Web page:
Final Valuation

Final Valuation: Prior to Closing, there should be a ‘final valuation as at an adjustment date’ scheduled for a date just prior to the closing. In order to allow time for diligence and the preparation of closing documents, time will be scheduled between the Offer date and the Closing date, during which time the business will continue to operate and bring changes to the valuation with virtually every transaction. The final valuation is meant to capture those changes.

The Offer to Purchase should provide that the Sale Price will be subjected to final valuation as at ‘Adjustment Date’ and provide that final valuation be calculated on the same formula that calculated the Sale Price as at the Offer to Purchase, particularly as it pertains to Balance Sheet Value.

Assuming that the business is a going concern and that it will continue to conduct business as usual up from the time of the Initial Valuation until the Offer to Purchase, and until the Close of Sale (and beyond obviously), then, revenues generated, costs and expenses incurred and earnings or losses accruing to balance sheet as result of the on-going business, will, with every transaction, alter the balance sheet component of the valuation and of the Sale Price.

We have suggested earlier that the business-selling process begin with an initial valuation based on latest and most complete financials available at the time. We also suggest that the valuation and the profile presentations be kept current by updating the valuation on a monthly or quarterly basis thereafter, until the business is sold.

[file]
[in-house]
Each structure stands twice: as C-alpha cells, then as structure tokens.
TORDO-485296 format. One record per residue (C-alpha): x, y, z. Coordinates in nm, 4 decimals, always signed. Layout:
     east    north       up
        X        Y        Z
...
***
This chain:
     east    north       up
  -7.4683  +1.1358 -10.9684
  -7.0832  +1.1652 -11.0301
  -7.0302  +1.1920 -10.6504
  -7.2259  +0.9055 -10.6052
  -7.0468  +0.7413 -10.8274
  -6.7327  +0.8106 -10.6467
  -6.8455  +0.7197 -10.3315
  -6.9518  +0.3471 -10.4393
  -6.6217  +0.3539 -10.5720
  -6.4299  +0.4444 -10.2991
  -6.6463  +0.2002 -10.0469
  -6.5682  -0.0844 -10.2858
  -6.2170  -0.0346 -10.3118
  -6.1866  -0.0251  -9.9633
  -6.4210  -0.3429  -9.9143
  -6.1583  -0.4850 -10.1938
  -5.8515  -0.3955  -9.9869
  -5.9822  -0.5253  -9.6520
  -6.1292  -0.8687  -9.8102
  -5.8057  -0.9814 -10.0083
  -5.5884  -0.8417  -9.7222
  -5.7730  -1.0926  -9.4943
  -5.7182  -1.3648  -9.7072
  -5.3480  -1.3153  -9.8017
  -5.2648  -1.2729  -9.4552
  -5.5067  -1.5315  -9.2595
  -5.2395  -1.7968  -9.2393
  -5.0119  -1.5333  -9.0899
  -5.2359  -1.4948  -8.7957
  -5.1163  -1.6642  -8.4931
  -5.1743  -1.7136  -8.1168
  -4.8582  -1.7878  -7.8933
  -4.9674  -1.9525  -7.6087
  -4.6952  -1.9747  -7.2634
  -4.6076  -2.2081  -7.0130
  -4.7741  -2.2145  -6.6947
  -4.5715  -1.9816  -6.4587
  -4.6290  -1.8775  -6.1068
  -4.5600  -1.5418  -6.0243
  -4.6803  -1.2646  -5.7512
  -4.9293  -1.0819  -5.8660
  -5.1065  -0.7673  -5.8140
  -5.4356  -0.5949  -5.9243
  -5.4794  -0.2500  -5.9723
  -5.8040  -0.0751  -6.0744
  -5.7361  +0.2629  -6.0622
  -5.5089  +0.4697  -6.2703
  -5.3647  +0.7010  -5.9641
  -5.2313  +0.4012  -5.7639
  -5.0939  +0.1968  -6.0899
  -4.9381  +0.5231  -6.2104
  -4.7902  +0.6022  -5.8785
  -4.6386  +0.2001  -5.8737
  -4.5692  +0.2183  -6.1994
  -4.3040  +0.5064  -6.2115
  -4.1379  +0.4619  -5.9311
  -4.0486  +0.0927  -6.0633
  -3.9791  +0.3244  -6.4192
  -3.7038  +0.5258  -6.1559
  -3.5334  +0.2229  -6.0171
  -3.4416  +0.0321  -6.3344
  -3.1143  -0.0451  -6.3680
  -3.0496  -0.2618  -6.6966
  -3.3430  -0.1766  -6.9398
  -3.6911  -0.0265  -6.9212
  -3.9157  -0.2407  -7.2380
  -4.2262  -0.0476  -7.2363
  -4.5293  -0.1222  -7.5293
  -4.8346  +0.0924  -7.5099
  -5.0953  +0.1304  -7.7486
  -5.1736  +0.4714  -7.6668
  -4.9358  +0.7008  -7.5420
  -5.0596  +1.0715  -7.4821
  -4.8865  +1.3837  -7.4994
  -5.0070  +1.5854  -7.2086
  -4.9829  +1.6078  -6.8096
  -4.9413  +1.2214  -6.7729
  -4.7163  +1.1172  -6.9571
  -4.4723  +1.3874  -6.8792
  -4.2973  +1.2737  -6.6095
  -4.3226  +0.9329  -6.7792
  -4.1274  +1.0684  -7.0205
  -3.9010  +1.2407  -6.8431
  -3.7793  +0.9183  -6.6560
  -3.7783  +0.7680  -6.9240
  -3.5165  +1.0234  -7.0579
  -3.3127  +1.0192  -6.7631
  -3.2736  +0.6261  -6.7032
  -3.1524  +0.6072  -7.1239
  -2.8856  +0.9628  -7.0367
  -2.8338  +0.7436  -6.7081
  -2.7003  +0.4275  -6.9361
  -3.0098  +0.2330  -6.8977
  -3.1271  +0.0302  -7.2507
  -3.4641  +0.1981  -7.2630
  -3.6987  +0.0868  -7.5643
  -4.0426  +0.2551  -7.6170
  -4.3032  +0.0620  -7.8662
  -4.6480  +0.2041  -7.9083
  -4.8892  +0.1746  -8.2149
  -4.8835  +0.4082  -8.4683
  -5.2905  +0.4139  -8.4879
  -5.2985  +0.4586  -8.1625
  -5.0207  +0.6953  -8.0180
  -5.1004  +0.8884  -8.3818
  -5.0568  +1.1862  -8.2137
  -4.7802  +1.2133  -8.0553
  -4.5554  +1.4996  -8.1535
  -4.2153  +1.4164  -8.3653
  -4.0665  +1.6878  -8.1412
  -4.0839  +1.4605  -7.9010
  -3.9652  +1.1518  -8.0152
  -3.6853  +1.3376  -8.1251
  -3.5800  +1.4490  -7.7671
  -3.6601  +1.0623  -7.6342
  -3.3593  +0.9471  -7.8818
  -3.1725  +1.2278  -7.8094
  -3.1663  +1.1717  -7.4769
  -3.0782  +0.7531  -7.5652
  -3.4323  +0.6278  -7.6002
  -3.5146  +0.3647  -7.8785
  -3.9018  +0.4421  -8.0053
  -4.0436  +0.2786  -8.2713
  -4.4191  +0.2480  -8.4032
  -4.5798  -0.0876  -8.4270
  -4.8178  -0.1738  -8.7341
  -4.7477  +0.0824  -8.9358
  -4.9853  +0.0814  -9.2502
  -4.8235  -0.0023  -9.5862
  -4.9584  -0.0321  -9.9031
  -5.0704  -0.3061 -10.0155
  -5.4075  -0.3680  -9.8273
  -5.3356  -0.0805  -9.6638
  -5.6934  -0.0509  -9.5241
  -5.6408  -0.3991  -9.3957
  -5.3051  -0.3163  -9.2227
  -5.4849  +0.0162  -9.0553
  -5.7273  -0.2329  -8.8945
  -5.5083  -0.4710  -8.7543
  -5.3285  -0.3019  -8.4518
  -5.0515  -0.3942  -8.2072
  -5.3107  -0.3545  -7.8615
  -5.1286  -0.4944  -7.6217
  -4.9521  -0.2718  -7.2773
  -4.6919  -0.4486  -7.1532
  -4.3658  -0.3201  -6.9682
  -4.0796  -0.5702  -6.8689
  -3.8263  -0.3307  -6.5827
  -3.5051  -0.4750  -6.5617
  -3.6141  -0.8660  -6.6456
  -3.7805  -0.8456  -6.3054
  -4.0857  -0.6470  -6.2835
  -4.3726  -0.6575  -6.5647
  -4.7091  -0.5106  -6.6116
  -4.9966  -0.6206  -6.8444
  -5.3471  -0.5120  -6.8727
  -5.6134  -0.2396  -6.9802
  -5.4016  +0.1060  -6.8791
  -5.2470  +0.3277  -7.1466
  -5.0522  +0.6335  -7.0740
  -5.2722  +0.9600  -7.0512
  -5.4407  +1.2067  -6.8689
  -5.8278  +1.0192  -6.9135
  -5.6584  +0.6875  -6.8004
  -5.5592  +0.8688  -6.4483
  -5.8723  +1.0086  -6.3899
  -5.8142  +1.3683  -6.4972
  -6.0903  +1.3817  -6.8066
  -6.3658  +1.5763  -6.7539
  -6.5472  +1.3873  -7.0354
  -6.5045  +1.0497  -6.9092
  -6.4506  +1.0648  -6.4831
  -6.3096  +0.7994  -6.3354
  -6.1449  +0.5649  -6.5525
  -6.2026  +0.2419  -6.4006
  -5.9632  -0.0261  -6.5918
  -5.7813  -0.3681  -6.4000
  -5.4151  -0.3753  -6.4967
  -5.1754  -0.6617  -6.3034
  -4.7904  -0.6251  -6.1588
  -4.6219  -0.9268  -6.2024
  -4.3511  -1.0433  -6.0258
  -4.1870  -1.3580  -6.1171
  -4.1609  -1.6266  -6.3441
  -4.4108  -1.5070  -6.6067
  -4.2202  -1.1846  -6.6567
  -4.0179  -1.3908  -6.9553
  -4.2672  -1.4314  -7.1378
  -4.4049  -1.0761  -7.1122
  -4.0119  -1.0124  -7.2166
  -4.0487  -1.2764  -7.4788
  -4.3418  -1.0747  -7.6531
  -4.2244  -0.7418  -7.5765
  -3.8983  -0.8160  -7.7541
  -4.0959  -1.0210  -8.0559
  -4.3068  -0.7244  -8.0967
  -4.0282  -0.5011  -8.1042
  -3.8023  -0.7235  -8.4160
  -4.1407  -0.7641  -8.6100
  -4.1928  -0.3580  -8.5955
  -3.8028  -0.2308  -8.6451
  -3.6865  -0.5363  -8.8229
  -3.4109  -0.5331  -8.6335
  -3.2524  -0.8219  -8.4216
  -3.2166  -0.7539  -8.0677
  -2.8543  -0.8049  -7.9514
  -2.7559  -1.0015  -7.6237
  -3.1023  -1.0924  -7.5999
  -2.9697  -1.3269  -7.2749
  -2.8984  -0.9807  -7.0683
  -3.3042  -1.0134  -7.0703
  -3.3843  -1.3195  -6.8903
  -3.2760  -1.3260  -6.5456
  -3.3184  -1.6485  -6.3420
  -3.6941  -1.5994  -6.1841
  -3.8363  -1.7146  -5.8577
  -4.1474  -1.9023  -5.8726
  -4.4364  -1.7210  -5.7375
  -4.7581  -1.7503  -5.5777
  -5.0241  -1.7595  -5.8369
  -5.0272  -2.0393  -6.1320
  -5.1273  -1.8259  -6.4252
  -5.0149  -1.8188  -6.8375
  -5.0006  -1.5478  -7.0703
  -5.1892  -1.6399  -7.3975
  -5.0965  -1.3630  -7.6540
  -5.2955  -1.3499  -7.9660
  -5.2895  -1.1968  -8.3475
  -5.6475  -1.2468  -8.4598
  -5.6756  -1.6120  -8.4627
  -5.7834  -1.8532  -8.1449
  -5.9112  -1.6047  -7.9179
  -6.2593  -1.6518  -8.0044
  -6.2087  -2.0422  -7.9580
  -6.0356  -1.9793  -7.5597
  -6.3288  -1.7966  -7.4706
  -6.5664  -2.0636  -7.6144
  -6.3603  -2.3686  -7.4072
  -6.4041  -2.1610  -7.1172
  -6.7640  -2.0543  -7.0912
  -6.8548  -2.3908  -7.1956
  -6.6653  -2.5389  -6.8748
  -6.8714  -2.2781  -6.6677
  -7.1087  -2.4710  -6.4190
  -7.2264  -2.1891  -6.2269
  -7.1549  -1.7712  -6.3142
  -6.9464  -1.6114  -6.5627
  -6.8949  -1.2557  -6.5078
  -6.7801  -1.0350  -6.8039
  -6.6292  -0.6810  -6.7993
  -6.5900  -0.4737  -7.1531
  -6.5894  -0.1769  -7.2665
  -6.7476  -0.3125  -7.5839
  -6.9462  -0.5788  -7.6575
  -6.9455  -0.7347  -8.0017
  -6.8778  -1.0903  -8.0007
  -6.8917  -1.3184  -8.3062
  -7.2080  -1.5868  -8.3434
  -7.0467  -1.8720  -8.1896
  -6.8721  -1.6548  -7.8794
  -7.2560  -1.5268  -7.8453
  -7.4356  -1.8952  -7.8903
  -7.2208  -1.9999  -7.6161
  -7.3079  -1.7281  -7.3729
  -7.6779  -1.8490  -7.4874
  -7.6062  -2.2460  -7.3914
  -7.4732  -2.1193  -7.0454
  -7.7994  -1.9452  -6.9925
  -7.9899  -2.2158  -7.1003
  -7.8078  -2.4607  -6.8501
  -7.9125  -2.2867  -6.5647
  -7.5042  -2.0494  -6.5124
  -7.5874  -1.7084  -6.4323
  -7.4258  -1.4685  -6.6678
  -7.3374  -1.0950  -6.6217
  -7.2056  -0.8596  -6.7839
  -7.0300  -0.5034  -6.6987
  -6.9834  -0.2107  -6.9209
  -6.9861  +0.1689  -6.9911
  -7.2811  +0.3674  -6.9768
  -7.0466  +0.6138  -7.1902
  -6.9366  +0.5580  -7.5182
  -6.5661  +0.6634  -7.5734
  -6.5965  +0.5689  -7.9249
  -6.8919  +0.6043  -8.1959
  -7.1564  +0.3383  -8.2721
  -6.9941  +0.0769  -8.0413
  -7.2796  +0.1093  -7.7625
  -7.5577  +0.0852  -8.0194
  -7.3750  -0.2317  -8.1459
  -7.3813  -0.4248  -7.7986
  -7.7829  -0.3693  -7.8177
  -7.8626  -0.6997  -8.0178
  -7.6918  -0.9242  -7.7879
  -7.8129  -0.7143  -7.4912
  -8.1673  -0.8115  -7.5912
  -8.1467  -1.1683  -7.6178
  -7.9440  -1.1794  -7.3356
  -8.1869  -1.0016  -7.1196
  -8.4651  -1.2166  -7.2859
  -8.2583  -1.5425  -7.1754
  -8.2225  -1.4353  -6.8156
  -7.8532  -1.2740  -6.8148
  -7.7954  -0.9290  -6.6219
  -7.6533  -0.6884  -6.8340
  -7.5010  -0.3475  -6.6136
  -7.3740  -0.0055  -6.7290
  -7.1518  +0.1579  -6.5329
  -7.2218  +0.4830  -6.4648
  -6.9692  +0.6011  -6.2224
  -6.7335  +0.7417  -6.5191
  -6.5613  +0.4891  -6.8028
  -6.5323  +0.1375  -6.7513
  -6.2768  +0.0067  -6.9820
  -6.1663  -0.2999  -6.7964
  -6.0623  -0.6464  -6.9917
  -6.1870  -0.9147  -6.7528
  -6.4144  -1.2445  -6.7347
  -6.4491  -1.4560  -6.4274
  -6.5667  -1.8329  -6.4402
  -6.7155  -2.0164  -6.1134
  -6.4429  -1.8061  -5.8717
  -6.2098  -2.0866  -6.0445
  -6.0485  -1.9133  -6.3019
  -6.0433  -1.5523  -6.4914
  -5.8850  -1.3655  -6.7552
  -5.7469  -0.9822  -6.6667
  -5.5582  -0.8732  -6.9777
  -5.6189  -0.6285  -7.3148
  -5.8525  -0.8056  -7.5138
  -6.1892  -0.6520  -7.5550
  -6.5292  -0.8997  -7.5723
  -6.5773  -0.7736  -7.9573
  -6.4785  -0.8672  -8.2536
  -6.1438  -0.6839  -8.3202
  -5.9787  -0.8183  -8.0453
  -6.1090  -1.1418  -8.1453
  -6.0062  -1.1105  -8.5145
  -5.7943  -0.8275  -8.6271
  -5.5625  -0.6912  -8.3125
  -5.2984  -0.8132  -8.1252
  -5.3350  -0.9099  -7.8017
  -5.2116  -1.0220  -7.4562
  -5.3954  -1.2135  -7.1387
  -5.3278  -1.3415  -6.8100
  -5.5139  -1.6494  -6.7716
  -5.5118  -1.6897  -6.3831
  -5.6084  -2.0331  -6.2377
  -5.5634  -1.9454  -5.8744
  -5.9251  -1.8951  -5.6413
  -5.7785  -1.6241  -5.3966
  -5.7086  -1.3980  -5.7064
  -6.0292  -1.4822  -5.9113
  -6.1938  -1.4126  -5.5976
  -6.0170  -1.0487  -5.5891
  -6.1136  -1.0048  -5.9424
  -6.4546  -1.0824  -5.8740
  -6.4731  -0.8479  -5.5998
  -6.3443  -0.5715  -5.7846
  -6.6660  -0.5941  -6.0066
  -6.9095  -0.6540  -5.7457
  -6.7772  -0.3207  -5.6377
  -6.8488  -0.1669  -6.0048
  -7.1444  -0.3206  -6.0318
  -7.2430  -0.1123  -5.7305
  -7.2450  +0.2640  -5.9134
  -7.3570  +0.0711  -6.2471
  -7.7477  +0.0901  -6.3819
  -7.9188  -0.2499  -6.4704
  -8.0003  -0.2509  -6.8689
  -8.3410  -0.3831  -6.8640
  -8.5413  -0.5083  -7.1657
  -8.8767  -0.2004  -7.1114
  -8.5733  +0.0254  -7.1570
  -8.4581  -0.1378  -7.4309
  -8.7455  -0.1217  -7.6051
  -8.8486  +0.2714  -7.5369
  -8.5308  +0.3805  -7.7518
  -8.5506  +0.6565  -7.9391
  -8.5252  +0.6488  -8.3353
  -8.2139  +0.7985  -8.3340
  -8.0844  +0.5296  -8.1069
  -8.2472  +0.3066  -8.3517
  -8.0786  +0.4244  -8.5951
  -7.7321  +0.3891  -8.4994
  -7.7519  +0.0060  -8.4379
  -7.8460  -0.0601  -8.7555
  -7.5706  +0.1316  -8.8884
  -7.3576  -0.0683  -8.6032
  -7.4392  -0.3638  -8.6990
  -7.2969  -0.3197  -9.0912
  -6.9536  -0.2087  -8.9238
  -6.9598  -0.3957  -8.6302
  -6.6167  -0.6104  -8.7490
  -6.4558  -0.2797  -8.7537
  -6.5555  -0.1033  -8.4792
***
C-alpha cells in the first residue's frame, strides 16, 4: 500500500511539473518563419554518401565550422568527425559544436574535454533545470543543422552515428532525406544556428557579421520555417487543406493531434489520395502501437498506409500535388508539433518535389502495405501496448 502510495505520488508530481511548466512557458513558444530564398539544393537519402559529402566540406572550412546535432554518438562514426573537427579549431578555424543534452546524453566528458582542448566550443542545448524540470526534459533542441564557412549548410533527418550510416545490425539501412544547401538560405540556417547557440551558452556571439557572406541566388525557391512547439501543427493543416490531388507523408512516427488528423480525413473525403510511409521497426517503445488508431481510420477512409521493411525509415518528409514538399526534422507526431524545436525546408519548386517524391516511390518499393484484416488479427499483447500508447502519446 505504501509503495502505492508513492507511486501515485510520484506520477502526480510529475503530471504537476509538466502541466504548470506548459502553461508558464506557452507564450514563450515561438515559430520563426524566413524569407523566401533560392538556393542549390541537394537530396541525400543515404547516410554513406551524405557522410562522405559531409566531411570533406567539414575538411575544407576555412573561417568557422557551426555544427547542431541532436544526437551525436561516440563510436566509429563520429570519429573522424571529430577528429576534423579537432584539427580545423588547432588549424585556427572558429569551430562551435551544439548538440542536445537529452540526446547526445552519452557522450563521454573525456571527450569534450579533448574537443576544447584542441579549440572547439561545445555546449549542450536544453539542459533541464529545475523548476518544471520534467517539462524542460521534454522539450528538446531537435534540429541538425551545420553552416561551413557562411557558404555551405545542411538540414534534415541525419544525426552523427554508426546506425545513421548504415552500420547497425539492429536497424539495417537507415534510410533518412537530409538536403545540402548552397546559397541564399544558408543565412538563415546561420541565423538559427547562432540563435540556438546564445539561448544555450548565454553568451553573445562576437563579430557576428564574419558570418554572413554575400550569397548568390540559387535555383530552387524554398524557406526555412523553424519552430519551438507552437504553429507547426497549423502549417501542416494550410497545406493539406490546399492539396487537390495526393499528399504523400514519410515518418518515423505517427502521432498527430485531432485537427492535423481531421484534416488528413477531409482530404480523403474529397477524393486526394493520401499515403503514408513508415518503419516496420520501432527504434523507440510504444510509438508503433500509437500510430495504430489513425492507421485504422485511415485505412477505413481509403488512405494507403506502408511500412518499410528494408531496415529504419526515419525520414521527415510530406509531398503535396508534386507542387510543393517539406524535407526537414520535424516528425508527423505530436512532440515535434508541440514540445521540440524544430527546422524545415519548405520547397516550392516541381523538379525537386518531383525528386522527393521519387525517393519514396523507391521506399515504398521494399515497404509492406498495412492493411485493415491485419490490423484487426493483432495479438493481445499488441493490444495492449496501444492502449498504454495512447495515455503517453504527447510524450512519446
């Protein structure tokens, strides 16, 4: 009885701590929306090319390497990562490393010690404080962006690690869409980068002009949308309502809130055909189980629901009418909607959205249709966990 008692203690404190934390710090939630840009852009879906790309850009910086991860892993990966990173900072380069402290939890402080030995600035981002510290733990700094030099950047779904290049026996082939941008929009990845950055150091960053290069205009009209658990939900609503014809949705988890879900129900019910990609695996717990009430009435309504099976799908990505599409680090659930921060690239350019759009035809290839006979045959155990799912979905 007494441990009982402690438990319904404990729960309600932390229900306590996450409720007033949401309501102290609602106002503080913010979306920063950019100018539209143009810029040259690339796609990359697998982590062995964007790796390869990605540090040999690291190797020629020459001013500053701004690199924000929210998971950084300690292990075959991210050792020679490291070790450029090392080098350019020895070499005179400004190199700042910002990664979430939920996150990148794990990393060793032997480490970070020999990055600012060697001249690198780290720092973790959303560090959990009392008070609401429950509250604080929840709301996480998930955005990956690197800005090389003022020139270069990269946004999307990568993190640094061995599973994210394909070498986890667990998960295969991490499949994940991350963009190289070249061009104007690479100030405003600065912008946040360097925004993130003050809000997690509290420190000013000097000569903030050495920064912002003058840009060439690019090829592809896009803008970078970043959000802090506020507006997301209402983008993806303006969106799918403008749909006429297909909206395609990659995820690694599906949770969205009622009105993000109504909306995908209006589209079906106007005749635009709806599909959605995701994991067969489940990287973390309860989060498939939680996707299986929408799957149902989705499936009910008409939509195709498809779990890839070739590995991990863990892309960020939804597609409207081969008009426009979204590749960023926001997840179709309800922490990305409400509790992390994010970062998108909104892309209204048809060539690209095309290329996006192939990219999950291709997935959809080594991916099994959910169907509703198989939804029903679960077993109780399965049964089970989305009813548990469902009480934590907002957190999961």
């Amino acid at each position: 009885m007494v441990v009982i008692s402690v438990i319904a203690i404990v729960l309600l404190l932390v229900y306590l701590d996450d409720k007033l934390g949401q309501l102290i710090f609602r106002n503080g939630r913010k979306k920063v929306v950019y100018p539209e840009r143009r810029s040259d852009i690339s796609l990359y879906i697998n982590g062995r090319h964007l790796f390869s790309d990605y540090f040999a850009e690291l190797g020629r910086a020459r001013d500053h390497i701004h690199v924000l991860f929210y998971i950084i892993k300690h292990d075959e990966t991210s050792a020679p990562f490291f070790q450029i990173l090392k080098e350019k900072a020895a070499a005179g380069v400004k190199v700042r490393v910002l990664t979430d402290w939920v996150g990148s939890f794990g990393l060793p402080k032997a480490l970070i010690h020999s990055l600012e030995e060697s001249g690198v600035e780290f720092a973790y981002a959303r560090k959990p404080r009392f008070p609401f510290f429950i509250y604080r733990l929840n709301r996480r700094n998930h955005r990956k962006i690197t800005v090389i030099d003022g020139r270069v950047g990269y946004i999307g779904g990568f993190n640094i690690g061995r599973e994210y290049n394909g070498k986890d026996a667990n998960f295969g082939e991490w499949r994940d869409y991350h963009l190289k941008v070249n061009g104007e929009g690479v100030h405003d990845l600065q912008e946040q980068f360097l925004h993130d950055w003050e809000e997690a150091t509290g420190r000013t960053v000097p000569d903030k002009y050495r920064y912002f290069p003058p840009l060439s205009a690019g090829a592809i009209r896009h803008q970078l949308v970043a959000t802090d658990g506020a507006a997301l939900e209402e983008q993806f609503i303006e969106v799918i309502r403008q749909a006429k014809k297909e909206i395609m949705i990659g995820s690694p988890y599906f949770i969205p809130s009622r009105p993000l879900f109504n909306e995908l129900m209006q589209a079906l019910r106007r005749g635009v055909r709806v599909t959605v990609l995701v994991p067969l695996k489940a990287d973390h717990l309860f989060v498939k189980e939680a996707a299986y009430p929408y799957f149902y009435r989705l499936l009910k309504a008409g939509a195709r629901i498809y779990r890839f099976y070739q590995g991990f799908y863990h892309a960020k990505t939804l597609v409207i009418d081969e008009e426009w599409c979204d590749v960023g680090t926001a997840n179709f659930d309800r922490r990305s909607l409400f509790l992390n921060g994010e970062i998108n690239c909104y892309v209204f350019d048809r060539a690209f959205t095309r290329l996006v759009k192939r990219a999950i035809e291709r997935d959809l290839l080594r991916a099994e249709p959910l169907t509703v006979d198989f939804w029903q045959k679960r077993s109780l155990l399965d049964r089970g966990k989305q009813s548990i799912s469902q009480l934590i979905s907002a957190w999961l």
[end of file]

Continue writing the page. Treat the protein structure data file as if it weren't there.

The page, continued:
Offer to Purchase: The valuation and profile should be updated to the most recent month-end preceding the Offer to Purchase, and that valuation should provide the Sale Price offered.

Adjustment Date: Then, the valuation and profile should be updated as at Adjustment Date. Between the Offer to Purchase and Adjustment Date, while the valuation may be updated once or twice for diligence purposes, re-valuation will usually not impact goodwill value materially since goodwill valuation is typically based on an average of earnings calculated over a period of years, and adding and averaging one or two months more into the mix will usually have little or no impact.

However, that is not the case with Balance Sheet Value, which is directly calculable on ‘the day of valuation.’ The balance sheet will be directly impacted by continuing business on a daily basis. That impact will be calculated in the ‘Adjustment Date valuation’ and the Closing Sale Price should be adjusted by the net difference between Offer to Purchase and Adjustment Date balance sheets. And, just as in the Initial Valuation, Sale Price in the final valuation will continue to be the sum of ‘Goodwill Value plus Balance Sheet Value.’

Of course, if something was to occur between the Offer to Purchase and Adjustment Date, that did materially impact Goodwill Value, updated valuations (and due-diligence) would expose the impact and provide opportunity to deal with it.

Adjustment Date, will typically be scheduled as the last day of the month prior to the Closing Date, and will ‘effectively’ become the last business date under the seller’s ownership. Of course the business will not actually change hands until the sale closes at Closing Date, but closing documents will effect the change to be as at Adjustment Date.

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